The chief executive of Notting Hill Housing, who featured in the popular press over the last weekend and previously along with her partner, who was director of housing and regeneration for Hammersmith and Fulham, earns £200,000 a year, whereas he earns £260,000 a year as a consultant. Their jobs have been to run the two main social landlords in Hammersmith and Fulham and they are also the advisers to the Conservative party who contributed to the document “Principles for Social Housing Reform”. So far, he, Mr Nick Johnson, has been paid more than £830,000 as a consultant and director of regeneration in Hammersmith and Fulham.
Yes. I do not want to get too far off the subject and speaking about individuals can be invidious, but this is an extreme case. The Minister smiles, so let me read him what the Minister for Housing and Local Government said about the case. I should point out before I read that that Mr Nick Johnson retired on a permanent ill-health pension as chief executive of the London borough of Bexley with a £300,000 lump sum and a £50,000-a-year pension that was payable immediately. Within three months, he had taken up his £260,000-a-year job, first running Hammersmith and Fulham Homes and then as director of housing and regeneration in Hammersmith and Fulham. The House can imagine my views on this.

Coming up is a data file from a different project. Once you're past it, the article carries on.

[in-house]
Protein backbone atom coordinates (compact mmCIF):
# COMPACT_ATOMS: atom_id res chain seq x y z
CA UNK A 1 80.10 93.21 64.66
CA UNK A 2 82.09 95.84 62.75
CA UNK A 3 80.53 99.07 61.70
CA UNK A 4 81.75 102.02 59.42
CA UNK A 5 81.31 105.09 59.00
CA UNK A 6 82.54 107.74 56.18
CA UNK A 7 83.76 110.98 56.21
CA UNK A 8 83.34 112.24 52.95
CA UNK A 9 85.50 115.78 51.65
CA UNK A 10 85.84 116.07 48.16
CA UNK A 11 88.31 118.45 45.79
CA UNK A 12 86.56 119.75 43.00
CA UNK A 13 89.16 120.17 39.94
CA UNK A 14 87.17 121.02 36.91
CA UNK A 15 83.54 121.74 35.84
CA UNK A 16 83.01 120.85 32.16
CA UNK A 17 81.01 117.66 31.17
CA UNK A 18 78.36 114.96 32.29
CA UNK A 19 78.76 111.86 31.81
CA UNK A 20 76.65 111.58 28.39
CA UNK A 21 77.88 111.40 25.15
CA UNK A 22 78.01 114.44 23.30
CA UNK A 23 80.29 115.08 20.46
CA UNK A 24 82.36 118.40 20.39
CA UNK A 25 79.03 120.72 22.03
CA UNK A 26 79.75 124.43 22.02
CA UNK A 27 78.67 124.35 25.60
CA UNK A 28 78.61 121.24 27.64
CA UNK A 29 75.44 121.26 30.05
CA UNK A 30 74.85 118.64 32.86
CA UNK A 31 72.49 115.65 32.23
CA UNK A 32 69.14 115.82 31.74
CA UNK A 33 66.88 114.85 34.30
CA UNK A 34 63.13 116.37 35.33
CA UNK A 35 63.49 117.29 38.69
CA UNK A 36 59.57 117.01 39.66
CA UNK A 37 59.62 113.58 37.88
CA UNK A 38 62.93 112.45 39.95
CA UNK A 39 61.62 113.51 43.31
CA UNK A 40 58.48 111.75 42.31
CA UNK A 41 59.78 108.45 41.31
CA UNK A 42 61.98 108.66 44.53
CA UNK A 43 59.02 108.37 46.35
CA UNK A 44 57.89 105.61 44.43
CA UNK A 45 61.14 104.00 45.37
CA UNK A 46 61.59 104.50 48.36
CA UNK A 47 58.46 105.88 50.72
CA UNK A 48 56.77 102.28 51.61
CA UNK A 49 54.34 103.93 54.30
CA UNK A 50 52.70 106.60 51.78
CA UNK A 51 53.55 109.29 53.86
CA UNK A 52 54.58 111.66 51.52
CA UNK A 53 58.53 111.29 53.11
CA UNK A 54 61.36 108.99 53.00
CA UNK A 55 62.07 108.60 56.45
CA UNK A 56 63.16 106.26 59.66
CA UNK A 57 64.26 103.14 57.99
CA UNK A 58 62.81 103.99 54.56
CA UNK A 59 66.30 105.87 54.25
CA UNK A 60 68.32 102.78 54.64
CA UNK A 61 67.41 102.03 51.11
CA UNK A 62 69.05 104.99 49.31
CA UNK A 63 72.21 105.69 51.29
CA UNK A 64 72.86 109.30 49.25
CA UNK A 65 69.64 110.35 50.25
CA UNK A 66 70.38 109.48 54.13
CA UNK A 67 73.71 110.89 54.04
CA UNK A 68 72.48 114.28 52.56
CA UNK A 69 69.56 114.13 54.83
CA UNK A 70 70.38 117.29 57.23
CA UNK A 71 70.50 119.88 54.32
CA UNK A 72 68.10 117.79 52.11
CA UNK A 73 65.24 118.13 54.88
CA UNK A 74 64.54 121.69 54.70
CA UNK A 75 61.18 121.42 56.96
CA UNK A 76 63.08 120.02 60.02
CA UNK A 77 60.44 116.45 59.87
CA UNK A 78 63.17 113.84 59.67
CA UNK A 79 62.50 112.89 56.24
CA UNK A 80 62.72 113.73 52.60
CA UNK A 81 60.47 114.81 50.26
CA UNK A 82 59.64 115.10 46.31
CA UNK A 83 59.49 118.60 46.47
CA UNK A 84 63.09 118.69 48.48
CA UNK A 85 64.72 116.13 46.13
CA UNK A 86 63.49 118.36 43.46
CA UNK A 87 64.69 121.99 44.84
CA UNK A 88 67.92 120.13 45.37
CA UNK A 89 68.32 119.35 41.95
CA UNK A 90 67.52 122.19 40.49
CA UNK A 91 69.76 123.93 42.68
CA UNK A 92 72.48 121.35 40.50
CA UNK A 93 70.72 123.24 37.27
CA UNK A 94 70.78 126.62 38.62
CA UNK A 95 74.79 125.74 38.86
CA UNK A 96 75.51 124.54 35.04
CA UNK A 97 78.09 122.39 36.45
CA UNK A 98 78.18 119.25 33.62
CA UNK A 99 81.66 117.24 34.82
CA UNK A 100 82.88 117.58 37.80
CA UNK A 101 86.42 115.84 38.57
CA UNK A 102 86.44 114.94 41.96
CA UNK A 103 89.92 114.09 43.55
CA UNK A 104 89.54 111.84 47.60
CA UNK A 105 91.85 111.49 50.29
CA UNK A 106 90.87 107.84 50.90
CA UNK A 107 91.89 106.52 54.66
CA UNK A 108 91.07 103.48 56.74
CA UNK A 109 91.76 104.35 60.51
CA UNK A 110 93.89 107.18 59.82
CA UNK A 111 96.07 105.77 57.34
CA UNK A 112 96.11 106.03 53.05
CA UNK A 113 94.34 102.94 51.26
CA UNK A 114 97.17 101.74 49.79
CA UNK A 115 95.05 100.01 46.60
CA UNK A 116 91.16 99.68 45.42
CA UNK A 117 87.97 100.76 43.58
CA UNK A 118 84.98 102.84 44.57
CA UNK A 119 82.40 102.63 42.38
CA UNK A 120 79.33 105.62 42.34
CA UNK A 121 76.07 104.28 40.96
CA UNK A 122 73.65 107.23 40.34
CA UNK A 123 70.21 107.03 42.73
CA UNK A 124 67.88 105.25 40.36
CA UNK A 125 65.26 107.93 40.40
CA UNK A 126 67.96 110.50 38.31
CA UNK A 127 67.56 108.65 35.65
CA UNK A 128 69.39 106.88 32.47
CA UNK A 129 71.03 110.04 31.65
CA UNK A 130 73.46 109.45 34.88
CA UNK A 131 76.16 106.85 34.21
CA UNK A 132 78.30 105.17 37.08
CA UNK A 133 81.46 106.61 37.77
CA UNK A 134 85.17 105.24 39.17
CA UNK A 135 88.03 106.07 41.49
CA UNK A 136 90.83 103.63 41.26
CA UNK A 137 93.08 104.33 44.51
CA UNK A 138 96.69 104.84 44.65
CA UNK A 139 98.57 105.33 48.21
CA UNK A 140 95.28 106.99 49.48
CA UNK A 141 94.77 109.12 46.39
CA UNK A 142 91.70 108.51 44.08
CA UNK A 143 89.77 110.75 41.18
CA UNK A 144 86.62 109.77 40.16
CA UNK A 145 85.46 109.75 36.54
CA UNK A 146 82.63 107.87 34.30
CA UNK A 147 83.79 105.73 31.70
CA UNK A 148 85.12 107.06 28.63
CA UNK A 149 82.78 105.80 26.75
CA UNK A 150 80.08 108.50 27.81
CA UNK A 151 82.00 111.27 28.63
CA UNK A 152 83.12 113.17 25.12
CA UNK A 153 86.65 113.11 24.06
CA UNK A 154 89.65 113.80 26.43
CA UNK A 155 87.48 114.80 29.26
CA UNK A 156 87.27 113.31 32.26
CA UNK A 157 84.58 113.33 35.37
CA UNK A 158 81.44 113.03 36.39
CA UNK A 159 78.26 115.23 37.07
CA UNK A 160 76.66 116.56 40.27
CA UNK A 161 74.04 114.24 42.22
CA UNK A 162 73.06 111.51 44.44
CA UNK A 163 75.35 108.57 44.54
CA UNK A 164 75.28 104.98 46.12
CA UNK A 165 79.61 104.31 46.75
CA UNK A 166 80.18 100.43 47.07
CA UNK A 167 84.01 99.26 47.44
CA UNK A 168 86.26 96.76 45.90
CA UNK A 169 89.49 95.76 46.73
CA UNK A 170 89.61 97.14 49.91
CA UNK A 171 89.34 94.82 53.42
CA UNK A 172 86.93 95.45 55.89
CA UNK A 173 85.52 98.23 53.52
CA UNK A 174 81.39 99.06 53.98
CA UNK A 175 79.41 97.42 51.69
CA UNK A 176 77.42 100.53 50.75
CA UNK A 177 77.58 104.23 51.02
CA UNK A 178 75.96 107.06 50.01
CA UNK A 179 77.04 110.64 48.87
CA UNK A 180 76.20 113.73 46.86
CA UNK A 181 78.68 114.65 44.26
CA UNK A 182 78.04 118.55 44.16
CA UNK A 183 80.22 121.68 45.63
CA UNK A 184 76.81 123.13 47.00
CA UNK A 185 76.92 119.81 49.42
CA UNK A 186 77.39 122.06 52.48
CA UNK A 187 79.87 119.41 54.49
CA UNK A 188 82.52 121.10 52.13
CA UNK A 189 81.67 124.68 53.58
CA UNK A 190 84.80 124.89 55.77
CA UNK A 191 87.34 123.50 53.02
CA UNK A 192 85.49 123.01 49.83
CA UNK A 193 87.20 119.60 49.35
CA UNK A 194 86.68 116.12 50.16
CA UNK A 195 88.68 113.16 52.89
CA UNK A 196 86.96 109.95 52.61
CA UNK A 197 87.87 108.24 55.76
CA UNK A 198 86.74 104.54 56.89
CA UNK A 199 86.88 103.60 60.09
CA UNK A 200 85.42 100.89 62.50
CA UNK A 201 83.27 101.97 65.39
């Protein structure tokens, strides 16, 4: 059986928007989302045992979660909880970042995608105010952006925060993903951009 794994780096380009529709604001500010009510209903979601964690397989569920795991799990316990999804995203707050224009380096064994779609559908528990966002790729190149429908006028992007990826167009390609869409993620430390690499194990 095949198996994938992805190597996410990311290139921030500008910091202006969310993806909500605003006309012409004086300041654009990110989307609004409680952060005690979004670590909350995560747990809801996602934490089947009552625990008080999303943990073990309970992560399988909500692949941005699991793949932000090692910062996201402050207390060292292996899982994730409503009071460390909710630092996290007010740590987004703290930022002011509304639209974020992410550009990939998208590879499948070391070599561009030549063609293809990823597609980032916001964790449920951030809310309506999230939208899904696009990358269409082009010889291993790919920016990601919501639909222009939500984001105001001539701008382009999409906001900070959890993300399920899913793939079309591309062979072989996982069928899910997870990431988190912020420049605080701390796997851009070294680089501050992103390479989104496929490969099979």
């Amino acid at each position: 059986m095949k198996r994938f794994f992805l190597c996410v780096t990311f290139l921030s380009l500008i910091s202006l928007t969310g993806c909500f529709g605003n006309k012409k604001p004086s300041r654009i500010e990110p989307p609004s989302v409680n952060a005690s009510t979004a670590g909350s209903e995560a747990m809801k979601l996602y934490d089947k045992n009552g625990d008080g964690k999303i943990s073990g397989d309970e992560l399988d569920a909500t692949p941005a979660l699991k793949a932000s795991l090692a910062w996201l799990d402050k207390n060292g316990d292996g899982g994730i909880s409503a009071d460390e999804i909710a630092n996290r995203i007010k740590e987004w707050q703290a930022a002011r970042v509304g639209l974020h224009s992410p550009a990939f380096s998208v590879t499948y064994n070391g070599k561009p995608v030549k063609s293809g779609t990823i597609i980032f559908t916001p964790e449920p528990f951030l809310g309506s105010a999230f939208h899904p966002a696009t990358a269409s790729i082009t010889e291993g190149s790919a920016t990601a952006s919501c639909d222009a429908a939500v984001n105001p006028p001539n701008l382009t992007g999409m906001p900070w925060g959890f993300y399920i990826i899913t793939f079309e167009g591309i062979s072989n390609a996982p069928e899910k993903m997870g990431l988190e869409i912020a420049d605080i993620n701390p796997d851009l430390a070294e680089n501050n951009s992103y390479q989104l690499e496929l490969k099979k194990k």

“the council defended the move, saying Mr Johnson was ‘excellent value for money’.”
For once—this might be a one-off, so everybody should take note of it—I want to praise the Minister for Housing and Local Government, who said:
“Town hall pensions cost every council tax-paying household over £300 a year. Hard-pressed taxpayers cannot afford to foot an ever-growing bill. It’s not justifiable to have healthy employees working in local government and claiming an ill-health benefit at the same time. Councils have power to stop such payments and should use them.”